In my experience, when children have the time and the space to be creative, without the pressures of achieving a particular outcome or grade, they experience a sense of calm and freedom that can feed into their lives and even enhance their academic achievements. In my thirteen years of teaching art, I have spoken with many primary and secondary school children about why they enjoy art, and there appears to be a consensus. Children report that art makes them feel free, that art is good because there are no rules, that they feel peaceful when they create art and that they feel happy and calm in the art studio. More times than I can count, teachers have happened upon a class of mine working in absolute silence and commented upon it. What is always remarkable is that I hardly ever demand this silence. It happens naturally when the children are absorbed in their art work, and when that happens the creative, calm atmosphere is tangible; I call it being ‘in the zone’.

Many times, I have known children who are disengaged with school or experiencing difficulties at home or otherwise to seek out the art studio as a refuge and quietly sit and create during breaktimes or after school. I was one of those children, and had it not have been for a love of art that was inspired in me by my primary teacher, I would not have known that I could utilise art and the art department as a safe space, when life as a teenager became overwhelming.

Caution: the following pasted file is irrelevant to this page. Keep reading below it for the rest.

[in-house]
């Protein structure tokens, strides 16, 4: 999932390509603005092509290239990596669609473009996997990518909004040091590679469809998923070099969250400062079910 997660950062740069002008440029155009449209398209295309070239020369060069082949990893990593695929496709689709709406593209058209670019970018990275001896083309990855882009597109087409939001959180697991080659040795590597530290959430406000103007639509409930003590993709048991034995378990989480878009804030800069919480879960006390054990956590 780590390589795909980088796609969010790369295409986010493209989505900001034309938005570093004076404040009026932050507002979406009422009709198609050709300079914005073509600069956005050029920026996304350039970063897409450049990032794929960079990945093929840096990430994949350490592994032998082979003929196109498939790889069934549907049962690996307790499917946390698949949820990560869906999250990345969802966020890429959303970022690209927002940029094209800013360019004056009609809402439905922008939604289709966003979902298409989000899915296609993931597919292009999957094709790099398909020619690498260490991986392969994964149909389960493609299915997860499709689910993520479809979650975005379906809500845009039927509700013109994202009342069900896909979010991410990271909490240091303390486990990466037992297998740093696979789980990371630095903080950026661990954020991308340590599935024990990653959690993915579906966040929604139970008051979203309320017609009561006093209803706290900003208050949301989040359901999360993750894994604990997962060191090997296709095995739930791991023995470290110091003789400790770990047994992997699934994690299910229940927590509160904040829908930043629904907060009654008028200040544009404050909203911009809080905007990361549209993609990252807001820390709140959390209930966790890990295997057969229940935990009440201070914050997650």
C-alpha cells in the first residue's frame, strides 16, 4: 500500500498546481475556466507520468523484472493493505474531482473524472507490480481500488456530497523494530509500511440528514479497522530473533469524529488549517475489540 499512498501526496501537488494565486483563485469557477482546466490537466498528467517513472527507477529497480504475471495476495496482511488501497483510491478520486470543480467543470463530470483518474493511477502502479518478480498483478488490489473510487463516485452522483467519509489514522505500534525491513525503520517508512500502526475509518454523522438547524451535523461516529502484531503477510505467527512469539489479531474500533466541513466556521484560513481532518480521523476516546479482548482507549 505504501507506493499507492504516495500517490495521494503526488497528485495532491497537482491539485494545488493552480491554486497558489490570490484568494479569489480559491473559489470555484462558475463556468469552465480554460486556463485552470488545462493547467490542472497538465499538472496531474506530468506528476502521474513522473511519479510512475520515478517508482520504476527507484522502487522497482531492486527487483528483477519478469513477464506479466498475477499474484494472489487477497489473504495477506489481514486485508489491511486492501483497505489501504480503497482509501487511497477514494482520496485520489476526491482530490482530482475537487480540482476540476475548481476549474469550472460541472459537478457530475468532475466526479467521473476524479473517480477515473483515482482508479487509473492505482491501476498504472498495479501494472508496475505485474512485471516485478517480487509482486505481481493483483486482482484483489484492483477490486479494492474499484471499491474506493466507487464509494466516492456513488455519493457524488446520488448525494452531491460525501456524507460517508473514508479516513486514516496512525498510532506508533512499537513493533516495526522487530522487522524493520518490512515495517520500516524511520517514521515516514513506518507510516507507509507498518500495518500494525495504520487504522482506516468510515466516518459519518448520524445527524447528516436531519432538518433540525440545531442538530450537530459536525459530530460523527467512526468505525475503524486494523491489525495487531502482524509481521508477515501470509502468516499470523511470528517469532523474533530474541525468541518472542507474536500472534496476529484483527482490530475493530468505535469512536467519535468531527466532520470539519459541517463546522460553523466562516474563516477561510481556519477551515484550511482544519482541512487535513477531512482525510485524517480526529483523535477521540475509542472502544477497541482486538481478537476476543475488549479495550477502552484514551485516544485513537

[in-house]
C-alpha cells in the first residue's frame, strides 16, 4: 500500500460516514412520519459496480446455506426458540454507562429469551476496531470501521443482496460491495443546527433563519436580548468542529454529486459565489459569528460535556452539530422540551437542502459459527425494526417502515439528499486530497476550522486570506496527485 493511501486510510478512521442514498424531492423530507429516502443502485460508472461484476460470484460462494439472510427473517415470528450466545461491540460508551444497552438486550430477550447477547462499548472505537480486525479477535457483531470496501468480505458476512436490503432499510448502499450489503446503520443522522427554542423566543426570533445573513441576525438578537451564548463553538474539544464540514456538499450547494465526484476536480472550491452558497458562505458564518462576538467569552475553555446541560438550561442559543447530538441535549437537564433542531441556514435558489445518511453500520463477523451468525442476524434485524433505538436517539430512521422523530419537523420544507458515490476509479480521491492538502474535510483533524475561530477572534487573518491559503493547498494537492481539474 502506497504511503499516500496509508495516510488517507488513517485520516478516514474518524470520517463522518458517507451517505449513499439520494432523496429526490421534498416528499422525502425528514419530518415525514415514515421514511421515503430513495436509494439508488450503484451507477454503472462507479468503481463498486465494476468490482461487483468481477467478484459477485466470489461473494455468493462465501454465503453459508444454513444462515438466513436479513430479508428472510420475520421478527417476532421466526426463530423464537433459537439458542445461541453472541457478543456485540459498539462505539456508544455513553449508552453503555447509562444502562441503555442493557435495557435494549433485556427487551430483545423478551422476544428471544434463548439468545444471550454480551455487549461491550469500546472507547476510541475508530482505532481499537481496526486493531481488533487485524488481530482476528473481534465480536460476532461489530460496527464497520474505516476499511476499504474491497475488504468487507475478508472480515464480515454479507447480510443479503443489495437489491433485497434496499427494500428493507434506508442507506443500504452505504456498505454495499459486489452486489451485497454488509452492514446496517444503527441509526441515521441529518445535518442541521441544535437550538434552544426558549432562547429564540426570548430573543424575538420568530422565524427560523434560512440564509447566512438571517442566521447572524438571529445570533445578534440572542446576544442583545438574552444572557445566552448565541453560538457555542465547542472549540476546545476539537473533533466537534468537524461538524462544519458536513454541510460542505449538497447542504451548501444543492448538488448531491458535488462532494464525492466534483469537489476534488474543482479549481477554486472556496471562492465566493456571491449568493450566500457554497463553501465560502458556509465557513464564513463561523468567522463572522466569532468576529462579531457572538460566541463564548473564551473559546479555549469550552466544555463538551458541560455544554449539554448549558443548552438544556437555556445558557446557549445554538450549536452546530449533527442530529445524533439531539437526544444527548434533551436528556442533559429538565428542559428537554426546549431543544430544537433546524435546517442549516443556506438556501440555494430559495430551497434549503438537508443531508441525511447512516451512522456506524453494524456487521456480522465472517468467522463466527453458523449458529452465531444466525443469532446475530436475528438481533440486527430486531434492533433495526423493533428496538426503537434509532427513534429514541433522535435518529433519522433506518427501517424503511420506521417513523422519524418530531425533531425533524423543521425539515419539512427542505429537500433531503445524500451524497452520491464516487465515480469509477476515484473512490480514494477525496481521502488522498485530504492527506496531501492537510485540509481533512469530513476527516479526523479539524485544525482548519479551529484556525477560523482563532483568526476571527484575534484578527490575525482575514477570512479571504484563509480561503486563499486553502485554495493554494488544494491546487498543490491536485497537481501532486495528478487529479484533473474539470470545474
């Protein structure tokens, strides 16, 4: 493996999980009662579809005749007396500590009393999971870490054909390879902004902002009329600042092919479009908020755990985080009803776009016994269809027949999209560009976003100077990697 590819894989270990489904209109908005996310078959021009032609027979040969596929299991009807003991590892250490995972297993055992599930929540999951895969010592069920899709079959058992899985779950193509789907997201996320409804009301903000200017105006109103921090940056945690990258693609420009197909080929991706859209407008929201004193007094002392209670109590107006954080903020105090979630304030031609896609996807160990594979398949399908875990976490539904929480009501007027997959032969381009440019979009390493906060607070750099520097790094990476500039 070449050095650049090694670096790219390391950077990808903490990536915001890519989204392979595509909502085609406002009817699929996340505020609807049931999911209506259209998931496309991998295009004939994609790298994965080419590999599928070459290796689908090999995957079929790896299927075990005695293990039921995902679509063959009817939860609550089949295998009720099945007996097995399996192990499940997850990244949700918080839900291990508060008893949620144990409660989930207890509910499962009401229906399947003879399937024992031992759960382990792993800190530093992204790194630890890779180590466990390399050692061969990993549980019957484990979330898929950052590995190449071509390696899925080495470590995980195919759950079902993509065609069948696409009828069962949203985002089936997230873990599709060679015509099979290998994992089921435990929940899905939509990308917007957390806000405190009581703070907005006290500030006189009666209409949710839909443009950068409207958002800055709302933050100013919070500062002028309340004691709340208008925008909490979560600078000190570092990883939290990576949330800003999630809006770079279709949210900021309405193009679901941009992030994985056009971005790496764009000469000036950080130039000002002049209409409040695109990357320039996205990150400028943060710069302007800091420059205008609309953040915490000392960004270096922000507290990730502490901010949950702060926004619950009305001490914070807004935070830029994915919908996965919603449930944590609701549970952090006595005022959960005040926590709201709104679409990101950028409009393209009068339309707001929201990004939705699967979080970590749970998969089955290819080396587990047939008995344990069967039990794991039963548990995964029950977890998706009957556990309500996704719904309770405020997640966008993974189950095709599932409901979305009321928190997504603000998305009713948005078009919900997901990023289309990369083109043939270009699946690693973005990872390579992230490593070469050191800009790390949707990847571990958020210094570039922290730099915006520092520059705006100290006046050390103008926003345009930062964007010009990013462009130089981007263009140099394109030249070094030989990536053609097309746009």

As an art teacher, I am passionate about the skills and visual language that primary art can impart, the visual literacy that it can support, the beautiful artworks the children may produce, the history and geography that can be learned through art and the cultural enrichment to be gained through a good primary art curriculum. Almost more than all of this though, I am sure that space and time to be creative is vital to us as well-rounded human beings.

A good art provision contributes to a positive primary school atmosphere, which reflects the extent to which the school takes care of the needs of the children. Furthermore, if we are introduced to the magic of creativity at a young age, it can serve as a resource for us throughout life, and support our emotional and mental well-being as adults too.